INTENSITY and great live shows go hand in hand. It is unlikely there will be better show in The Basement at City Screen any time soon.

Murry and his British band, a luxuriant and talented mash- up of pedal steel, keyboards, two basses and two drummers, were the perfect choice for this venue.

The best way to experience Murry is up close, to see the whites of his eyes, the sweat and the spit, the power of his stare. By contrast, opener Boss Caine was all smiles, sounding better than ever with his duet partner Amy Green.

When interviewed by The Press, Murry was lamenting that the humour in his material was overlooked. While the music itself was pitch black, Murry’s shtick between songs was beyond off the wall, as befitting his outlandish demeanour – jacket, tie, riding boots and jangly keys.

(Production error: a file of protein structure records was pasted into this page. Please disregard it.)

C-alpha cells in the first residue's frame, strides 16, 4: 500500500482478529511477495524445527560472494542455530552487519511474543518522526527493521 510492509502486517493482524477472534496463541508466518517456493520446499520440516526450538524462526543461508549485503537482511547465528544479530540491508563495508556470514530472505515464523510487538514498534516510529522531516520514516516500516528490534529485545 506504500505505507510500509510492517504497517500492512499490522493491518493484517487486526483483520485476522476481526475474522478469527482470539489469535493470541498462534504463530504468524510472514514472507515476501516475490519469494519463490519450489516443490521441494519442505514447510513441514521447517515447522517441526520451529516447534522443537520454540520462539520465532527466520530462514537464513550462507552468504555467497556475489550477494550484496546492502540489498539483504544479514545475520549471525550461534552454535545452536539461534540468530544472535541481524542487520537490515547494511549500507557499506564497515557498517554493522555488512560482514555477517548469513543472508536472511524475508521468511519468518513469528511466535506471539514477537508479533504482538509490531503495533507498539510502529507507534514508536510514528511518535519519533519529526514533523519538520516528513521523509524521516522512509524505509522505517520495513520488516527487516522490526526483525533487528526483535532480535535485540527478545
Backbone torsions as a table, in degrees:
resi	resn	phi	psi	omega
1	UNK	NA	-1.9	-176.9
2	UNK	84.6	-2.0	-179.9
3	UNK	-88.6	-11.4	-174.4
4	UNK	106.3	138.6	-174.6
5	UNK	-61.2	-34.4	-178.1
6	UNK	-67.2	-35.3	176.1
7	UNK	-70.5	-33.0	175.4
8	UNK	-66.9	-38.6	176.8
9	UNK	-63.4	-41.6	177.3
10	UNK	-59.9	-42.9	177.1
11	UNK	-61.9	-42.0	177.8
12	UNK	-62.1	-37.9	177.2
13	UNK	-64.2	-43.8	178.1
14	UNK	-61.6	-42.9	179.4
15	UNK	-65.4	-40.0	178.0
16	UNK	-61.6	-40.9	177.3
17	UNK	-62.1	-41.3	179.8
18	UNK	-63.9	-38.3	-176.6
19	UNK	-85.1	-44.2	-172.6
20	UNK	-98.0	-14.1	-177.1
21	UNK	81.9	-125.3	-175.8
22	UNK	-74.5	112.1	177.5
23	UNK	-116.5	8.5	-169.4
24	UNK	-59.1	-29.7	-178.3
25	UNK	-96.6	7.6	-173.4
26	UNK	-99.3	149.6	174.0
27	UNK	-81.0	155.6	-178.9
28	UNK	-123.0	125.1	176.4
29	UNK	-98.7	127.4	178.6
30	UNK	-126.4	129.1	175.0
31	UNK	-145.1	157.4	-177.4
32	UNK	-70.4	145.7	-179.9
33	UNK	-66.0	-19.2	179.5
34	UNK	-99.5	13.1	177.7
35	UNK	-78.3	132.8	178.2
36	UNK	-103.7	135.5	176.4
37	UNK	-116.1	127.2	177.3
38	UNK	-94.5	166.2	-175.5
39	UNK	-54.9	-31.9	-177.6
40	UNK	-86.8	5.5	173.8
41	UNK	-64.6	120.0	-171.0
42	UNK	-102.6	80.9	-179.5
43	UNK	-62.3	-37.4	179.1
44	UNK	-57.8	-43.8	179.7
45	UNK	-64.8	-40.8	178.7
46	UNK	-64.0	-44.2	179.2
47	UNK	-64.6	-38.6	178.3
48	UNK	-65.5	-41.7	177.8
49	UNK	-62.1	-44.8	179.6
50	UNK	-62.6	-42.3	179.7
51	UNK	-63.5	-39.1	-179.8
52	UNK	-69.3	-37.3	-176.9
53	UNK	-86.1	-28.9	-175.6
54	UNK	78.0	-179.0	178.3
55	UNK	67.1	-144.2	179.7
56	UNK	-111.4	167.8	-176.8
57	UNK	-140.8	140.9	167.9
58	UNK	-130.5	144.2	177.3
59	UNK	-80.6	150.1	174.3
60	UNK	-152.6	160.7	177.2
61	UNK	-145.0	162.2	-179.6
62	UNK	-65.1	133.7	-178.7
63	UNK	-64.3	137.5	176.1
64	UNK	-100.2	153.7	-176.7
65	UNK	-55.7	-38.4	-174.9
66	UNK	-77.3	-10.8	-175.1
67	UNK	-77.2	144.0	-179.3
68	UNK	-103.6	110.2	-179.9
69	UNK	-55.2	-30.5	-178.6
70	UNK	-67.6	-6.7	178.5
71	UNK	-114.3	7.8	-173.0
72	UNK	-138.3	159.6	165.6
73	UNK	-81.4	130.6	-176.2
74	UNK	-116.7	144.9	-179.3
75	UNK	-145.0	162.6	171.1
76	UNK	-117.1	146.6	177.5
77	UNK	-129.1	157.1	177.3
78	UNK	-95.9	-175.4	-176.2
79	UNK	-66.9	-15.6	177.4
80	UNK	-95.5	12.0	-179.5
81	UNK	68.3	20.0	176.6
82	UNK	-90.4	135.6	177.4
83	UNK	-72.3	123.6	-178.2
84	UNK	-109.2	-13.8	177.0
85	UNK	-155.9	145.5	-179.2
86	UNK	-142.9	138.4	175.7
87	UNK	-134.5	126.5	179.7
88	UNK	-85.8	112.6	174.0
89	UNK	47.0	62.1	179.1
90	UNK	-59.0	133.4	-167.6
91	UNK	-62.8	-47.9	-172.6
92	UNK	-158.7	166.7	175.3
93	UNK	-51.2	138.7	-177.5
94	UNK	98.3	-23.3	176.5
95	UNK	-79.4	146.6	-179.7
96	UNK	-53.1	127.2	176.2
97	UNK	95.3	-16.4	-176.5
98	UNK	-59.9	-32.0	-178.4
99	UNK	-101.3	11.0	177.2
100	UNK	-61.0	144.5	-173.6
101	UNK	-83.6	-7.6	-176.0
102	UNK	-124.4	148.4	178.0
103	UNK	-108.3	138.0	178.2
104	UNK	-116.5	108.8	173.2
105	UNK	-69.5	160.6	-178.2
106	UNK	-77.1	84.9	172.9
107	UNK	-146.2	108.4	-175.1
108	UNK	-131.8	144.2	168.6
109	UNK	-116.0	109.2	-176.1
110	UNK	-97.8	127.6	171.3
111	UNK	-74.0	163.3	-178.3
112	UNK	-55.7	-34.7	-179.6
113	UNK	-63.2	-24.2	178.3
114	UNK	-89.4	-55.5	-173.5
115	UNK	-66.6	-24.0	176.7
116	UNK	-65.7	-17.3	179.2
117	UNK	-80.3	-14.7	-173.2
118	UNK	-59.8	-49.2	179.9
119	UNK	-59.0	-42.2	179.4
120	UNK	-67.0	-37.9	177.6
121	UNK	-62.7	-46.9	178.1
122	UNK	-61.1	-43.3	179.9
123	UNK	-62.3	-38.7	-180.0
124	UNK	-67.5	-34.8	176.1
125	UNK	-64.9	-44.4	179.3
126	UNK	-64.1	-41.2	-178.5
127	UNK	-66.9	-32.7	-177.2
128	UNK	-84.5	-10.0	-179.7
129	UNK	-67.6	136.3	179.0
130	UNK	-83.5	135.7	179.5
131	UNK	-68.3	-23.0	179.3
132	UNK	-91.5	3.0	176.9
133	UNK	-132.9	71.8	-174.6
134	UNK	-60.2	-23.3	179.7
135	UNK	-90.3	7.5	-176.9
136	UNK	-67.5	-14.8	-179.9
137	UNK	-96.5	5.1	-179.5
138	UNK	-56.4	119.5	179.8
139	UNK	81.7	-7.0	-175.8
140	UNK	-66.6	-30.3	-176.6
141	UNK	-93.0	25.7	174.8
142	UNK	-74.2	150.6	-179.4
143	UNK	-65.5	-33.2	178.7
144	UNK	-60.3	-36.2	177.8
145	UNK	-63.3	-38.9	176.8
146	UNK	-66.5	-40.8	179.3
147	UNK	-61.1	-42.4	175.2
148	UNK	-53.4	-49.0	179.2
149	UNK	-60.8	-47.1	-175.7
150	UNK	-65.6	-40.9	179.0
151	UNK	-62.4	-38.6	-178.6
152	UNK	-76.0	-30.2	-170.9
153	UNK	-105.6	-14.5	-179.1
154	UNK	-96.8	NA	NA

Much has already been written about Murry’s background and history of drug abuse and mental illness. Like Eels' Mark Everett, Murry can transform that inner pain in an array of great music.

The Eels are a good reference point, with Murry able to take in country, rock and laments without breaking stride. He even picked up drum sticks for an electronic number, dancing in the style of Joy Division’s Ian Curtis.

Finally he also gave a nod to another performer renowned for his fixed glare, Neil Young. Fine as the encore of Cortez The Killer was, it was surely eclipsed by Little Coloured Balloon’s riveting account of Murry's near-death OD (even better than on record) and Southern Skies, his best song, where the tender and the broken find something approaching redemption.

What was perhaps most revealing over the 19-song, two-hour set was how original a lyricist he is. The producer of his most recent record, the more muted A Short History Of Decay, has likened Murry to Texan poet Townes Van Zandt. That is normally a fanciful comparison, but not in this case. While Murry is compelling to watch, there is an innate fragility about him. Catch him while you can.